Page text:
How do you challenge an unfair mark? - Macleans.ca

How do you challenge an unfair mark?

When a professor holds your marks hostage

by

During my first semester of university, I met with one of my professors to discuss a mark. It wasn’t anything official. The midterm had been handed back to the class, and I was surprised and disappointed by my mark.

The last page of the test had been an open-ended, essay kind of question. I’d expected my answer to earn a higher mark, and I wanted to understand where I went wrong.

After re-reading my answer, the professor explained where I should have elaborated more. The meeting was very short, and my mark didn’t change in the end, but I thanked the professor for taking the time to meet with me. I now knew how I could do better on the final exam.

What I didn’t know at the time: I was lucky to leave that meeting with my marks unscathed.

It was only after the fact that I suddenly remembered that section in the course syllabus. The part that explains how, if a student asks for a mark to be reconsidered, the professor reserves the right to assign an even lower grade than the one you started with.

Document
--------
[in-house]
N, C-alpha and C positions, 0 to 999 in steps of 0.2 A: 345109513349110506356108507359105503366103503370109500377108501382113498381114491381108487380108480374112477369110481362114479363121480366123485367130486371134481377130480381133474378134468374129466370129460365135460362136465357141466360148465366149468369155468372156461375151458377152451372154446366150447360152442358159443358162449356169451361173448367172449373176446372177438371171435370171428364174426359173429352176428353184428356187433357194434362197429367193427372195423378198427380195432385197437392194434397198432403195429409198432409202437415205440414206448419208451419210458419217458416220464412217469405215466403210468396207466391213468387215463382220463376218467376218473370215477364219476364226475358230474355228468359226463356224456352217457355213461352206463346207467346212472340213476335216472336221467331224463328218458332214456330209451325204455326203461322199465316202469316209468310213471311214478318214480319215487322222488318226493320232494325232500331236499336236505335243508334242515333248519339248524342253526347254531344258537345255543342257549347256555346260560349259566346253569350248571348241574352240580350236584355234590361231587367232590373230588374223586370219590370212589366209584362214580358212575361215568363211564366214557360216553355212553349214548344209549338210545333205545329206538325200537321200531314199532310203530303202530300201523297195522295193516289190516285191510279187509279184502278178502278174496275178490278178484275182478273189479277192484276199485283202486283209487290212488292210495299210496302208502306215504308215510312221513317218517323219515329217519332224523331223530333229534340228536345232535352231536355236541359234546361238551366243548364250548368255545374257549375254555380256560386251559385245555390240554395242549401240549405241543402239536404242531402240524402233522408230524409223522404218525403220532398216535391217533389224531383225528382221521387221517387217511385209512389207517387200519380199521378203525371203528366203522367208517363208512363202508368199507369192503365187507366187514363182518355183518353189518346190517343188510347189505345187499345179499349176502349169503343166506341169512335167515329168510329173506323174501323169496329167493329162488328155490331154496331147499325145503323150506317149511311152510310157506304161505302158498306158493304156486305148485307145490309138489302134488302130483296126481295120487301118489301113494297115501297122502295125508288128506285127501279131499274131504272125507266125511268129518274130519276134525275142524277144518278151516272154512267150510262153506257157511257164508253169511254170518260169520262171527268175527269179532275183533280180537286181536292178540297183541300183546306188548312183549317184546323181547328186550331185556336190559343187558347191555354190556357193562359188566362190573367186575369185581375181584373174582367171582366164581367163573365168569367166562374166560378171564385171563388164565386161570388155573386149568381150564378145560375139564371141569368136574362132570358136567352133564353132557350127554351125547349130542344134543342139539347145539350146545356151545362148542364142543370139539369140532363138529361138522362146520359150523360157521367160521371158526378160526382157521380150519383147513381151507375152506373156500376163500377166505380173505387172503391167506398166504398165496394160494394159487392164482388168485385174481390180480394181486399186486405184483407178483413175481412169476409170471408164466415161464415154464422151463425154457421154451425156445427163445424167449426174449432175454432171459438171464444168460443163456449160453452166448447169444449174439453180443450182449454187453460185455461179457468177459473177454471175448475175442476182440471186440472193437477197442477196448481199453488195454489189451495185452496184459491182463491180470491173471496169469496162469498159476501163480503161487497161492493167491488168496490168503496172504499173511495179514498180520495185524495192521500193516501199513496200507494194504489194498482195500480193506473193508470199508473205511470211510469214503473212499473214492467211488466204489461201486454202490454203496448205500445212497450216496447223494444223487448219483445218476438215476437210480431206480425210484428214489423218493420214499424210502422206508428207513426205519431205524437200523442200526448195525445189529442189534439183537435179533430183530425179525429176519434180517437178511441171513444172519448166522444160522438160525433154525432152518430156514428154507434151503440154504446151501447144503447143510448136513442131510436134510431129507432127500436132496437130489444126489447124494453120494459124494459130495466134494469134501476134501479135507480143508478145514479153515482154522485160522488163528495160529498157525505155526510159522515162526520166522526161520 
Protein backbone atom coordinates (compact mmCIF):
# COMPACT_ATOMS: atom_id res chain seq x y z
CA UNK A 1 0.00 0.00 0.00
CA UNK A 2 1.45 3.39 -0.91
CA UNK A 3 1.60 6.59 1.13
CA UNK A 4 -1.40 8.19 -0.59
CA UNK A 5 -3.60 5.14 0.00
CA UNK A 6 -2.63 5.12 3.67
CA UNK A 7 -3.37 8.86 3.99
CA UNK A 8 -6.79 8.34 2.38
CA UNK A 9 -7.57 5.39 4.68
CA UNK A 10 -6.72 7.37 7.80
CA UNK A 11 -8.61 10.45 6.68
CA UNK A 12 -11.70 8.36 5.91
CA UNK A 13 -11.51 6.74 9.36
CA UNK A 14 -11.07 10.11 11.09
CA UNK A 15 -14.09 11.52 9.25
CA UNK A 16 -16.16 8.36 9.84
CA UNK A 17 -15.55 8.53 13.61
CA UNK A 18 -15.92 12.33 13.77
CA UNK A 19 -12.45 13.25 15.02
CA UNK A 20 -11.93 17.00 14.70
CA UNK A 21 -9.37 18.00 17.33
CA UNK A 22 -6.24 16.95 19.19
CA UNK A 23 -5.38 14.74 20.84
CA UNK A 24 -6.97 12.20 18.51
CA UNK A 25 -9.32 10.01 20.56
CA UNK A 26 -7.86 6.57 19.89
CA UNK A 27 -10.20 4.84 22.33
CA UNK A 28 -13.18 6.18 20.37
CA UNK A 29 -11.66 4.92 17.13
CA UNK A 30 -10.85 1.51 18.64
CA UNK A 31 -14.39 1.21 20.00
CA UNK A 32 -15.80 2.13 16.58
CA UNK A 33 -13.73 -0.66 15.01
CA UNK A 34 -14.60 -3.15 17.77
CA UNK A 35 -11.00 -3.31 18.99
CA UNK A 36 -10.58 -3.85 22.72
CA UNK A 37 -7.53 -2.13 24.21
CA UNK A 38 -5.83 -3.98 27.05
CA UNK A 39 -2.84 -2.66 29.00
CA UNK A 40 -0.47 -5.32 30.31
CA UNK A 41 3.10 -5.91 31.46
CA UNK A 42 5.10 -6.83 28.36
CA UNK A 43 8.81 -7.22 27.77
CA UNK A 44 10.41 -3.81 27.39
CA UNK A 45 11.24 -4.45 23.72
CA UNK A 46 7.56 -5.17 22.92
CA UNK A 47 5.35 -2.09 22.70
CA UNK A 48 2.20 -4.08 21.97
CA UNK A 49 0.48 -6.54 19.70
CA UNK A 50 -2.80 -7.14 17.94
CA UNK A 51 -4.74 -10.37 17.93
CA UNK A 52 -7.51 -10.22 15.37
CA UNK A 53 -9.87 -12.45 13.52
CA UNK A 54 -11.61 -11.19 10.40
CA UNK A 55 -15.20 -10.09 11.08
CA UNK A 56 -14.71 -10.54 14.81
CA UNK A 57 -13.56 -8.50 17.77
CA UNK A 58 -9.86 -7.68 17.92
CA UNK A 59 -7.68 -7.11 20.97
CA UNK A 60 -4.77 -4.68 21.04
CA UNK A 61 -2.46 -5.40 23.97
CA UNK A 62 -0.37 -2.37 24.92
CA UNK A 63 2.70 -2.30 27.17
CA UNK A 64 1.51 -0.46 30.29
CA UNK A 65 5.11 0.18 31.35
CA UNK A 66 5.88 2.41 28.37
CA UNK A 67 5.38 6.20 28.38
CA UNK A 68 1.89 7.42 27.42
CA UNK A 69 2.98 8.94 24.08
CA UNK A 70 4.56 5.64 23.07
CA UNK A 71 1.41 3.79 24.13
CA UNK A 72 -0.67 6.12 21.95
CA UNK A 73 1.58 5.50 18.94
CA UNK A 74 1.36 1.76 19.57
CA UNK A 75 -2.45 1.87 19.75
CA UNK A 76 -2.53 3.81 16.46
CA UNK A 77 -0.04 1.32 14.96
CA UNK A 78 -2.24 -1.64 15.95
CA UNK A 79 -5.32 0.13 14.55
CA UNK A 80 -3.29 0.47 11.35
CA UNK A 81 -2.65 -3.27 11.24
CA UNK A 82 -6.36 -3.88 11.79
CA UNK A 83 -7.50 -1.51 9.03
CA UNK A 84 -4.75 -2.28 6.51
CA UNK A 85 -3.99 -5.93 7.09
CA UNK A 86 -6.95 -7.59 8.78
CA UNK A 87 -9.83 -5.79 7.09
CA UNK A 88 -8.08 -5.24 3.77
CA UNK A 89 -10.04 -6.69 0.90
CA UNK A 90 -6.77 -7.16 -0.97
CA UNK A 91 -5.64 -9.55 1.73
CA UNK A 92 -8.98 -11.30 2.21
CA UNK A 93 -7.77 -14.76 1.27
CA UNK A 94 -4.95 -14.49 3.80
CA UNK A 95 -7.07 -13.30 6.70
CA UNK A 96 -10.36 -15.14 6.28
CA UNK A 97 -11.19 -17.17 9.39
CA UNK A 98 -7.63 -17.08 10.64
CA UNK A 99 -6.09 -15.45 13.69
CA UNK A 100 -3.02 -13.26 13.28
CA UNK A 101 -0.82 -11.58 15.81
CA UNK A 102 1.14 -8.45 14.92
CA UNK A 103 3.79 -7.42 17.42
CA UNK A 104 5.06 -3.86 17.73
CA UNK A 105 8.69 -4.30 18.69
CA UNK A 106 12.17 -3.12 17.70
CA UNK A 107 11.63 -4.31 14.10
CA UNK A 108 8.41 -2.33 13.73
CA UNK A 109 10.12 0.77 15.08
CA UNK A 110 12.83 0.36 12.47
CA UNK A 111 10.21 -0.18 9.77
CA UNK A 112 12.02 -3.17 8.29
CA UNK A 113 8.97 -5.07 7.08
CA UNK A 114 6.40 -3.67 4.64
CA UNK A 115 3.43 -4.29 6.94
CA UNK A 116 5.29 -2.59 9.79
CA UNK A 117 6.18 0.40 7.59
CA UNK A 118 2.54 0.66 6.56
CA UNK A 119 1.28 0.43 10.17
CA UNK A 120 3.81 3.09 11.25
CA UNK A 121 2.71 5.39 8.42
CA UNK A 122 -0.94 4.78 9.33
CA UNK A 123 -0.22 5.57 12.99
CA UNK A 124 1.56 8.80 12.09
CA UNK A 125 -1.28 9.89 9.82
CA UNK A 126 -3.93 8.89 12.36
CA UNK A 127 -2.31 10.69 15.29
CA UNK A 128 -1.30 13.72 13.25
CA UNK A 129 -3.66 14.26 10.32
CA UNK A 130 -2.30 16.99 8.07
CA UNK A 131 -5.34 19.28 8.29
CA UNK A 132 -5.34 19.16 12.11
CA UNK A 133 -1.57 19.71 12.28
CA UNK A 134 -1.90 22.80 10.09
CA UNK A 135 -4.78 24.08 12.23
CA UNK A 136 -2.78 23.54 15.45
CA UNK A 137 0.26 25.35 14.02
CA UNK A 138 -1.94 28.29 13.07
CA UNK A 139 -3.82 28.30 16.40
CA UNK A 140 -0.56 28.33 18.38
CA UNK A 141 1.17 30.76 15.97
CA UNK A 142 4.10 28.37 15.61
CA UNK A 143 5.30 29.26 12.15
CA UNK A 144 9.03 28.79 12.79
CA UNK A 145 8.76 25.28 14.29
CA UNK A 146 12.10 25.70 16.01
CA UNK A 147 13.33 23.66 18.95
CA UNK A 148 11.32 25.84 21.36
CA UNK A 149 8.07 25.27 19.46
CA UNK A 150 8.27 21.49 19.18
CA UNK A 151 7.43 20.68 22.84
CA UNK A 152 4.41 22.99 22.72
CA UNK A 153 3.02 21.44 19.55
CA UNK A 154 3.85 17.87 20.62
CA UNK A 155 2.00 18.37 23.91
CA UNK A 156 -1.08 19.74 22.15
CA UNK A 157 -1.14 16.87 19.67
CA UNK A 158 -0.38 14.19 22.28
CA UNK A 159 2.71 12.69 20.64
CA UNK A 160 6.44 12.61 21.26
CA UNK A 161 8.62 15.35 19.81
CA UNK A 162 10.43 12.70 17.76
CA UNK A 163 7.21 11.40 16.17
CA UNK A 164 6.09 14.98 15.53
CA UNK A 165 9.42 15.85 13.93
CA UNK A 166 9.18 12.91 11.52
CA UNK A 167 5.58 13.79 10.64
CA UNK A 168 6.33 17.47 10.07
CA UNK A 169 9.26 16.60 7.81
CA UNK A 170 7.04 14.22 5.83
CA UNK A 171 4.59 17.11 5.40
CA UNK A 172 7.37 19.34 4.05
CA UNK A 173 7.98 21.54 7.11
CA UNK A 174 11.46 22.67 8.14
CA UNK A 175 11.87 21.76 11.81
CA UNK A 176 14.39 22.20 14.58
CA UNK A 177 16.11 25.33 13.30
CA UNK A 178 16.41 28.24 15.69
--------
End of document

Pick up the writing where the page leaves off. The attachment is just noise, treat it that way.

I’m not just talking about a university’s formal appeal procedure, where a student requests (through a department chair or a dean) a review of their grade. Many of the classes I’ve taken include an individual course policy, something along the lines of, “If you request for a paper or test to be re-graded, you can end up with an even lower grade than you started with.” Right. So in other words, “Buzz off.”

It just seems wrong. If someone believes they’ve been assigned an unfair mark, and they ask for their paper to get a second look, why should the professor be sneakily taking hostages?

I’m sure that most of the time, the professor can give a perfectly fair, logical defense for the mark they assigned. But what if they made a mistake? What if they’re wrong? What if you deserve a higher mark? If someone thinks their paper deserves a better mark, why should their marks be held at gunpoint?

If I tell a cashier in a store that I think they accidentally charged me too much, and then I turn out to be wrong, should they have a license to then punish me for being wrong? You know, grab my wallet and take a couple bucks?

After all, if the cashier turns out to be wrong, I don’t get to penalize them for their mistake. I don’t get an extra five dollars back in change.

Maybe some students aren’t reasonable when they challenge a mark. Or maybe the fear is that without the threat of a negative consequence for burdening the professor and/or TA with having to take a second look, there would be a flood of second-guessers.

But why create a policy that treats every student as a potential time-wasting cry ass?